Forced to choose my favorite American rock guitarist of the last dozen years, Iâ€™d need two seconds to answer: Carrie Brownstein. If you want a showoff guitarist who plays arpeggios with her teeth while wearing a bucket on her head, sheâ€™s not going to be your axeperson of choice. And sure, I have moods that demand the range of Nels Cline, the subtlety of Ry Cooder, or the visceral rush of Bob Mould. But riff for riff, Iâ€™ll take Carrie for her grasp of what the guitar can say within a song, and for almost singlehandedly restoring the legacy of the late, great Ricky Wilson of the B52s. Almost two years after the breakup of Brownsteinâ€™s signature band, Sleater-Kinney, I still miss their combination of raw power, depth of purpose, human compassion, and sheer rock and roll fun. Sleater-Kinney also saved my love life, but thatâ€™s the subject for another post.
Carrie hasn’t been resting on her laurels. ThunderAnt, her new duo with SNL’s Fred Armisen, has released what is, scientifically speaking, the perfect pop song (clip below). Slate featured her test-drive of the Rock Band video game. She coaches and promotes a rock camp for girls. Best of all, her Monitor Mix column for NPRâ€™s website has, in just over half a year, become one of my favorite sources of music writing; her written work is passionate, personal, and refreshingly free of hipster posturing. In recent posts, Carrie delivers a great road trip playlist (Wipers, Go Betweens, Music Go Music, Richard and Linda Thompson, Cal Tjader), captures the gift of the Replacementsâ€™ Paul Westerberg (â€œhis songs have an adult acuity sung in an adolescent idiomâ€), admits her weakness for reality television (â€œI suppose that Iâ€™d rather get that artifice-parading-as-truth from The Bachelor instead of my governmentâ€), and explains why she enjoys, but canâ€™t bring herself to love Vampire Weekend (â€œif you take preppy yacht rock too far, you end up back at Jimmy Buffettâ€).
The posts in Monitor Mix are thoughtful and reflective, even when Carrie is giving simple shout-outs to recent favorites, such as Bon Iver and Blitzen Trapper. One great recent piece uses the strange worlds of underground Christian/ alt-rock pioneer Larry Norman and Colorado hardcore obscurities Bum Kon to segue into the fertile subject of bands that fall under the radar screen. And instead of just sneering at the reviewer recently caught rating a Black Crowes album heâ€™d never heard, Brownstein uses it as a springboard for some hilarious fictional music reviews. Hereâ€™s Brownstein on the Shinsâ€™ nonexistent opus Honey Poke Shimmy Lantern: â€œJames Mercer and crew can do no wrong. They’ve added the Decemberists, the Thermals, and Spoon to their lineup. Recorded inside a deer carcass, the sounds on Honey Poke are haunting and cervid. These songs will change your life back to the way it was before The Shins changed it the first time.â€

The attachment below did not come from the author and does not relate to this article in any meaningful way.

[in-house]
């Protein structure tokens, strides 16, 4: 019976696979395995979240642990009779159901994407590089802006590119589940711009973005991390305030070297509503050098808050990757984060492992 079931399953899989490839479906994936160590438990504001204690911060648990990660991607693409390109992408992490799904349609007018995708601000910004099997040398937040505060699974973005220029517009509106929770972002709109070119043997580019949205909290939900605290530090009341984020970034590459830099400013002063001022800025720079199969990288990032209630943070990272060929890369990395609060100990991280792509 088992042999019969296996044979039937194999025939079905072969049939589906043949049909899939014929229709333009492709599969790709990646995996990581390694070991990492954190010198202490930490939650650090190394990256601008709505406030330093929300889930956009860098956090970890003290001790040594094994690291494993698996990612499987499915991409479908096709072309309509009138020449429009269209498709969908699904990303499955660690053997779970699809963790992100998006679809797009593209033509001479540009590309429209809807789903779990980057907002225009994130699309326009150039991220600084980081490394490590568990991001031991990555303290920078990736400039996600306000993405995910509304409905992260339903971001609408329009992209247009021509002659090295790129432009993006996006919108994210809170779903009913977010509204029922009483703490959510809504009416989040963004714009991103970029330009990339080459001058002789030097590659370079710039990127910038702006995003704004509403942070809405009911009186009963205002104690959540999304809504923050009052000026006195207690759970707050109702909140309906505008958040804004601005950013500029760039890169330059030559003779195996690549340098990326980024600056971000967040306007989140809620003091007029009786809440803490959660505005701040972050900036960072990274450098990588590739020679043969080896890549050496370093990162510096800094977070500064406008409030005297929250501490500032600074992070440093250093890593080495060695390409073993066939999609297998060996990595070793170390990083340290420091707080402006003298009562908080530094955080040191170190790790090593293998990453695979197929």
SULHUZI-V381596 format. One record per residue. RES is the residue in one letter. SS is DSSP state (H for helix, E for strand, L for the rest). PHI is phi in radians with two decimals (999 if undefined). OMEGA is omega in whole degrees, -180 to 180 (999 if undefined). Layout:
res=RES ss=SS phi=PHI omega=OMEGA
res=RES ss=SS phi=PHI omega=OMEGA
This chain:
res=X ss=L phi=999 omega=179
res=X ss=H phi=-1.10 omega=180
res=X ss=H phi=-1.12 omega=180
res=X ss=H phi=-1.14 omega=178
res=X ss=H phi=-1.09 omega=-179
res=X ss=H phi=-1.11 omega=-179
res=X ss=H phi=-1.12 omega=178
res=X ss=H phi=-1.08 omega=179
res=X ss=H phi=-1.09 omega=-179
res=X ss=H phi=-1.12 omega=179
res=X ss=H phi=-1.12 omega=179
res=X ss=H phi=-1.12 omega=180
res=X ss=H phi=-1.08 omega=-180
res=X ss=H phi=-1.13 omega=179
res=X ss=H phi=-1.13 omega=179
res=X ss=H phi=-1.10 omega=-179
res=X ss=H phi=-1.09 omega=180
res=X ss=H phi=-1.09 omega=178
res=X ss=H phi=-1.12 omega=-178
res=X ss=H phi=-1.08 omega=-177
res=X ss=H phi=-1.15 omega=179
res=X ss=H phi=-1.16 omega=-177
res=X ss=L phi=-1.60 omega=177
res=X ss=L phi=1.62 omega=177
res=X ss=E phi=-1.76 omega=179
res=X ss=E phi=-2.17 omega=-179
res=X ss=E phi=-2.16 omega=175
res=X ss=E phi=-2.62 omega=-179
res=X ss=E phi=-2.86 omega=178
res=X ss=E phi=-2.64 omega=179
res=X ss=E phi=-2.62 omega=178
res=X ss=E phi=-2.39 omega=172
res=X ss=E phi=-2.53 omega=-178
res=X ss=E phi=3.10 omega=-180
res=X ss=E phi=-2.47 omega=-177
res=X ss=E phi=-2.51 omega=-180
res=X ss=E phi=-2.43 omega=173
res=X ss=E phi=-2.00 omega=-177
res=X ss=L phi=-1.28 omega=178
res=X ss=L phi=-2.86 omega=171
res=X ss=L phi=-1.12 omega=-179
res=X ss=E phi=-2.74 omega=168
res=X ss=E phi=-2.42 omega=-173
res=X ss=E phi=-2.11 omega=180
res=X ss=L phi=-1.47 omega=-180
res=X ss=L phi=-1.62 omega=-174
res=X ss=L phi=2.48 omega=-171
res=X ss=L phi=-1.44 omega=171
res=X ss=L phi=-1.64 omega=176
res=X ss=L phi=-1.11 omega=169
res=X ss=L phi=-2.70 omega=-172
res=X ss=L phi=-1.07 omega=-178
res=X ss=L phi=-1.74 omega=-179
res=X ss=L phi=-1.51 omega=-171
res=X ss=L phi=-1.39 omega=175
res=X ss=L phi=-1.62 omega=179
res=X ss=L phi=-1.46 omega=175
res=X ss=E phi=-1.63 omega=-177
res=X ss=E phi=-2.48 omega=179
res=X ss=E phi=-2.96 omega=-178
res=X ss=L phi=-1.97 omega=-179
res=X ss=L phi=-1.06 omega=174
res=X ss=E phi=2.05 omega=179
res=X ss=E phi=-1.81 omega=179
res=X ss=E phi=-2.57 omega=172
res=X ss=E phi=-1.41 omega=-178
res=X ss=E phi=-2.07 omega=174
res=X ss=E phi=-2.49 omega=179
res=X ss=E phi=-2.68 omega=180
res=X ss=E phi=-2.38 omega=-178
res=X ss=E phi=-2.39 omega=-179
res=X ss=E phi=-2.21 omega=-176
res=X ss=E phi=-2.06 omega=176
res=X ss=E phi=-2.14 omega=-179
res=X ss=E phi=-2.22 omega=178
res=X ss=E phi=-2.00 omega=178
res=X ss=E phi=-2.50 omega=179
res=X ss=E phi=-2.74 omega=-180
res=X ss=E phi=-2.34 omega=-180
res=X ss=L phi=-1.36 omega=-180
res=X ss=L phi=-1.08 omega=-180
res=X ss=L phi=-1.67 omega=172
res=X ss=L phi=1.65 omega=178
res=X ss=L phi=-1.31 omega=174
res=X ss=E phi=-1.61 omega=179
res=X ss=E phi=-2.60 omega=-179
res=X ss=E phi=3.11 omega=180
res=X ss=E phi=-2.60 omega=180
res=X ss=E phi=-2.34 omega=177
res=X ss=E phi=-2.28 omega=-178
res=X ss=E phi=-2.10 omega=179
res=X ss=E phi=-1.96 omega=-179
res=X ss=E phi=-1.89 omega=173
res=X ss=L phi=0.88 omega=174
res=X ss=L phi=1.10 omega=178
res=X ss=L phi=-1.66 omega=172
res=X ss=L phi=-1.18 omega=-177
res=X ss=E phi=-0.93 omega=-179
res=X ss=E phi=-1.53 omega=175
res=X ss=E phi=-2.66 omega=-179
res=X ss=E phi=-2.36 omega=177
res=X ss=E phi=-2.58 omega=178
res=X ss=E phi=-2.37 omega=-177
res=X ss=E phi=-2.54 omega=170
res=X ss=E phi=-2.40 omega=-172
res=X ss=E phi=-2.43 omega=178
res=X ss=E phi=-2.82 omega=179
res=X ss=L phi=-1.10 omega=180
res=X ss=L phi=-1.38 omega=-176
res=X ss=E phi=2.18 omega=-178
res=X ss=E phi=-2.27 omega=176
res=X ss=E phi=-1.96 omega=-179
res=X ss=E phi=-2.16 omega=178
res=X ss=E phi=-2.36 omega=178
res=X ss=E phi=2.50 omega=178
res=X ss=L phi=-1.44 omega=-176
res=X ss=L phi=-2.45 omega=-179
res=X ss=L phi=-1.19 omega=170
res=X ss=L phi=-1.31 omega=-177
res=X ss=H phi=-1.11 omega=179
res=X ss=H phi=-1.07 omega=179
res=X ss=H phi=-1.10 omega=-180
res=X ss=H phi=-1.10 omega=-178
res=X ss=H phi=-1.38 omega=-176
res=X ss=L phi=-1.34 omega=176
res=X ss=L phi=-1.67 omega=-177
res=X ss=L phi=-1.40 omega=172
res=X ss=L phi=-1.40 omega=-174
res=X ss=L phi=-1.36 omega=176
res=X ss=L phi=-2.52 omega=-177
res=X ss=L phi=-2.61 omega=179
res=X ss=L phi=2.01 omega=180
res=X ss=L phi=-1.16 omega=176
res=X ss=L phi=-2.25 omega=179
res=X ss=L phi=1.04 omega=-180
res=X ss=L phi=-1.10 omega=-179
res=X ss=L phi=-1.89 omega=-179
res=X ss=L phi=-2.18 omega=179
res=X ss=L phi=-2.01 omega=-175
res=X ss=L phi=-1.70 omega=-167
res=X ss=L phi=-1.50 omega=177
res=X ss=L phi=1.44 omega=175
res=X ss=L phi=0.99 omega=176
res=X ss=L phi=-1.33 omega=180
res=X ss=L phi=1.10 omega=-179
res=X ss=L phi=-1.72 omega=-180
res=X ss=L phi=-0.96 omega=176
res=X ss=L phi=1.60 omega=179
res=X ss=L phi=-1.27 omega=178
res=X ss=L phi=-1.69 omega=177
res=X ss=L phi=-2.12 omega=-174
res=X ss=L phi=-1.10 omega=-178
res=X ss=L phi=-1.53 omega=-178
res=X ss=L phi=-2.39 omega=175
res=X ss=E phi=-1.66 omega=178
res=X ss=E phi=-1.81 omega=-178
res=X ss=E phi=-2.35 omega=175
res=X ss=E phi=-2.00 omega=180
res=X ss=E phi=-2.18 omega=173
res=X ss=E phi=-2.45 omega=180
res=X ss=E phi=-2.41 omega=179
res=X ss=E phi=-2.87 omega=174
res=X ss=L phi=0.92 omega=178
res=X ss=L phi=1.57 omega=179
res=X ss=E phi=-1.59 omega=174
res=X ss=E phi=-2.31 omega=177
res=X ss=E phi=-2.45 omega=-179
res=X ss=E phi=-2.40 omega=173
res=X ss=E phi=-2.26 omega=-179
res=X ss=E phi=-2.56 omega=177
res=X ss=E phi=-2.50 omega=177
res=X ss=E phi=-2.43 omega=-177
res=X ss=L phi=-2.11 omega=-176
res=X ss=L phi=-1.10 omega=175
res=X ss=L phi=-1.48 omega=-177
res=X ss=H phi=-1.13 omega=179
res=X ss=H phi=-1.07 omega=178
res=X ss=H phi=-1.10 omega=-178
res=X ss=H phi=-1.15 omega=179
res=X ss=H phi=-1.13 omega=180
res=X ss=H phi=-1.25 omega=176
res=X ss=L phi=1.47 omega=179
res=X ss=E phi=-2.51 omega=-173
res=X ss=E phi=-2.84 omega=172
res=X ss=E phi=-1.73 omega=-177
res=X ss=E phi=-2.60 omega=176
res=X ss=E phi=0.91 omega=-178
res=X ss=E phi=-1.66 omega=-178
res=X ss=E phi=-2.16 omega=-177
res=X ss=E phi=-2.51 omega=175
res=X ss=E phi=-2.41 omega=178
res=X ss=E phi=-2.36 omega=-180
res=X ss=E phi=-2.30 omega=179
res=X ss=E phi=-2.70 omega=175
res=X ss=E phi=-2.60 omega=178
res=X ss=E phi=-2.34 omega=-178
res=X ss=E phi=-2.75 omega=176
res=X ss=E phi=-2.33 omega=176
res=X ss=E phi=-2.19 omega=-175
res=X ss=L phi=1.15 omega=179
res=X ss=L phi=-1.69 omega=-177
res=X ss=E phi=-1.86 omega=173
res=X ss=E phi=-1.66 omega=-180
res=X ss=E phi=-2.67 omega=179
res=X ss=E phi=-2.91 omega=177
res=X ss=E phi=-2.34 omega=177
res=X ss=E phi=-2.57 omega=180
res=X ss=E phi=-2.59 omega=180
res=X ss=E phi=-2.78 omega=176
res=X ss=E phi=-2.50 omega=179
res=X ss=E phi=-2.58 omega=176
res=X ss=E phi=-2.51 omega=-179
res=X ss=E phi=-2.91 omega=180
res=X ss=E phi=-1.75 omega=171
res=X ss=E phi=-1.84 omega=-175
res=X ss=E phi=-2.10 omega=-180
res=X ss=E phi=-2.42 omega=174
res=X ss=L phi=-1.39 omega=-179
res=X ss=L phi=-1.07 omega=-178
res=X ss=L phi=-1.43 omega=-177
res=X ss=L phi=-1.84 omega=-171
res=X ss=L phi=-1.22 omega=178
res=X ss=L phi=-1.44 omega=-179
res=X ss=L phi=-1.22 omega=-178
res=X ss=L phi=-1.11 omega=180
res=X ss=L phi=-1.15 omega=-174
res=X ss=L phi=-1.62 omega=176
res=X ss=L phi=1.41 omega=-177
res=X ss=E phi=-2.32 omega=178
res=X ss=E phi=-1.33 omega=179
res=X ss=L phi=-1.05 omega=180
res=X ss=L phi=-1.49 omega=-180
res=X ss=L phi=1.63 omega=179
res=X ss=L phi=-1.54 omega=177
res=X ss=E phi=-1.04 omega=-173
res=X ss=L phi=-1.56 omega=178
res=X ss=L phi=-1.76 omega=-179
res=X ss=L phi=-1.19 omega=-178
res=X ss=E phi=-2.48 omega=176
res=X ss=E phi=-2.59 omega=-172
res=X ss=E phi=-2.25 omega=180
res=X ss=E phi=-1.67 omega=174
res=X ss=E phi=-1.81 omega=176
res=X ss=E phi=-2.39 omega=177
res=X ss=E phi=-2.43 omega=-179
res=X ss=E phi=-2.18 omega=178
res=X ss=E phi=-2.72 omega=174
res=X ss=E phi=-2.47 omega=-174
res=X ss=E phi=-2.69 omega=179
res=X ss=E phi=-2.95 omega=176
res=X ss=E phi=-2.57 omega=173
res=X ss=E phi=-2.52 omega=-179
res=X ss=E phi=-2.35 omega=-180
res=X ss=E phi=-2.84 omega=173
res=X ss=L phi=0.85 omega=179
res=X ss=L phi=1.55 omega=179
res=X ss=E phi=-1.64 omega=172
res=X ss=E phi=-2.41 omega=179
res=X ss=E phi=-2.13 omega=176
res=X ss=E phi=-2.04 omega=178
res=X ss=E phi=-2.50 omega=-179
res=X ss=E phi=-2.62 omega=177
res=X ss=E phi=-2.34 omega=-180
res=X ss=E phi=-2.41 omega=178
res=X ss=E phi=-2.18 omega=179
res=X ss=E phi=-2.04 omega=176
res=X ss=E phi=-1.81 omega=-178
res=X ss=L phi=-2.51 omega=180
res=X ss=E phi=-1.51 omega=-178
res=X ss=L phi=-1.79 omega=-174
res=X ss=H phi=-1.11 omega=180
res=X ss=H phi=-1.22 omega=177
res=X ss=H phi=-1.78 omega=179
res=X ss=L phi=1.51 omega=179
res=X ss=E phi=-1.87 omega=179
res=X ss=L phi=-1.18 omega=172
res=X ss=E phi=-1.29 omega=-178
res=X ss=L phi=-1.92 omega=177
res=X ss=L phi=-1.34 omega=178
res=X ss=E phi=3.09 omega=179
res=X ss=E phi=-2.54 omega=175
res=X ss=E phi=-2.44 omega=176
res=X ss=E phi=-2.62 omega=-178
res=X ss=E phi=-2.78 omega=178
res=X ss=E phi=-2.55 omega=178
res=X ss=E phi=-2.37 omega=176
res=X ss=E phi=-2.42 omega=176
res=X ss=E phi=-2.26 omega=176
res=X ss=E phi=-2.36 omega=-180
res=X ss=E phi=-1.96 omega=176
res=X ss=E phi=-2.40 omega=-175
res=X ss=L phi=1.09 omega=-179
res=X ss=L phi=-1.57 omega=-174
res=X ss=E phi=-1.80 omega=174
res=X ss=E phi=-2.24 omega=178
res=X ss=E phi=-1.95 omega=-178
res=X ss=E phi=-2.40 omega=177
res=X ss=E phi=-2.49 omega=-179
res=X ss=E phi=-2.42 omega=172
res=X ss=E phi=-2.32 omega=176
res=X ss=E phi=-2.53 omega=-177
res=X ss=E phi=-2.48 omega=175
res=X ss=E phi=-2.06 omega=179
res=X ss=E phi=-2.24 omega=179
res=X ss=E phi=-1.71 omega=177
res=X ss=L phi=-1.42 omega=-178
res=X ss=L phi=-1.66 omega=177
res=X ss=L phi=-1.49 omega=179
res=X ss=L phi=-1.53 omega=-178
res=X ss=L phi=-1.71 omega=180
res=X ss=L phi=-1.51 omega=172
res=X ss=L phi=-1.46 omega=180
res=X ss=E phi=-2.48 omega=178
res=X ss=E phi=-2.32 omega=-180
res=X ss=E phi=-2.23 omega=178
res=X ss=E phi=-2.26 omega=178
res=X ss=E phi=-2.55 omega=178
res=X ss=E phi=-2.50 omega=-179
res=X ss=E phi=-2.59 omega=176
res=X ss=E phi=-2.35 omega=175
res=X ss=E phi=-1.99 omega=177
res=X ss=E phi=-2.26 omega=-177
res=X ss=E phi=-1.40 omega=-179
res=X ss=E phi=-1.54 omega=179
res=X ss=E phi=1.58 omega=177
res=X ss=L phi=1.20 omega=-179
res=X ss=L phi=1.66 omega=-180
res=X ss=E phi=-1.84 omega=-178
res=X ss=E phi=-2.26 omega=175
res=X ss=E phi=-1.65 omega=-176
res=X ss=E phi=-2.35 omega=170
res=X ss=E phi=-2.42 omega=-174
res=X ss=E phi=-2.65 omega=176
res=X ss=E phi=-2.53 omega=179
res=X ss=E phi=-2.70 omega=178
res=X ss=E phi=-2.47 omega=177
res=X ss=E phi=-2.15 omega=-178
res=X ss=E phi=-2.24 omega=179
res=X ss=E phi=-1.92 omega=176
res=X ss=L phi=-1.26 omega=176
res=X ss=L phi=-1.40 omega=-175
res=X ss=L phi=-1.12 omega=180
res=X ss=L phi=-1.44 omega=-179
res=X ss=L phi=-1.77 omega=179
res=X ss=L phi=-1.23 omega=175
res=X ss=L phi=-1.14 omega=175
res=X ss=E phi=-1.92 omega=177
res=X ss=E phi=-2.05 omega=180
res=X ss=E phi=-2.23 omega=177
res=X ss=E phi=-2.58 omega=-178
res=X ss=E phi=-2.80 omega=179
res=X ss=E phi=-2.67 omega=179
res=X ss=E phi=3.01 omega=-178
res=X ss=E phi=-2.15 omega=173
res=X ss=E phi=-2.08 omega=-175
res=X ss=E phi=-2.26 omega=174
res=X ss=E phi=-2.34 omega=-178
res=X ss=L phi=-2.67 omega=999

ThunderAnt, “Perfect Song”
After the click-through: Carrie on Saddam Hussein and Liz Phair.
A post discussing the impending re-release of Liz Phairâ€™s Exile in Guyville captures Brownsteinâ€™s writing at her best. She captures Exileâ€™s still-beguiling magic better than anything Iâ€™ve read: â€œThe first thing I noticed about Liz Phair was the voice. She wasn’t screaming, she wasn’t being cloying, she wasn’t an amazing singer, but there was something serious about the vocals, something deadly. Part of it was the flatness; the strange deadpan delivery, like someone is singing on their back, like they woke up one night and decided they’d had enough and so they made an album. But the songs weren’t victim anthems just like they weren’t merely come-ons; they spoke of the fine lines between power and powerlessness, autonomy and isolation, they depicted epiphanies and the subsequent letdowns. The album was a journey vacillating between interior and exterior landscapes, the lyrics evoking halcyon moments always on the verge of implosion, either by the author’s own hand or by someone they loved. And the album was drenched in desire, of wanting and of wanting out.â€
“Strange” and “deadpan” are also good descriptions of ThunderAnt’s low-fi sketch comedy. The skits have a loose, improvised feel that will seem familiar to fans of Chicago-style improvisation. Rather than relying on heavy dialogue or dramatic punch lines, Carrie and Fred start with an outrageous premise that has a ring of human truth and milk it for its awkward emotional nuance. You never know quite what to expect, whether it’s passive-aggressive employees of a feminist bookstore quietly arguing about which flyers to put up in the store, proprietors of Portland’s worst restaurant responding defensively to online criticism, or my personal favorite, Saddam Hussein reimagined as an aging indie rocker appearing on a Cable TV show.
The clips below include some favorites from ThunderAnt and Sleater-Kinney’s gonzo-heavy2005 swan song, The Woods. For news and updates on Carrie Brownstein and her former band mates, check the unofficial Sleater-Kinney news blog Tiny Suns infused with Sour. Another fan-run site has a gold mine of covers and obscurities.
ThunderAnt, â€œBoink!â€ (featuring Saddam Hussein)
ThunderAnt, â€œFeminist Bookstoreâ€
Sleater-Kinney, â€œModern Girlâ€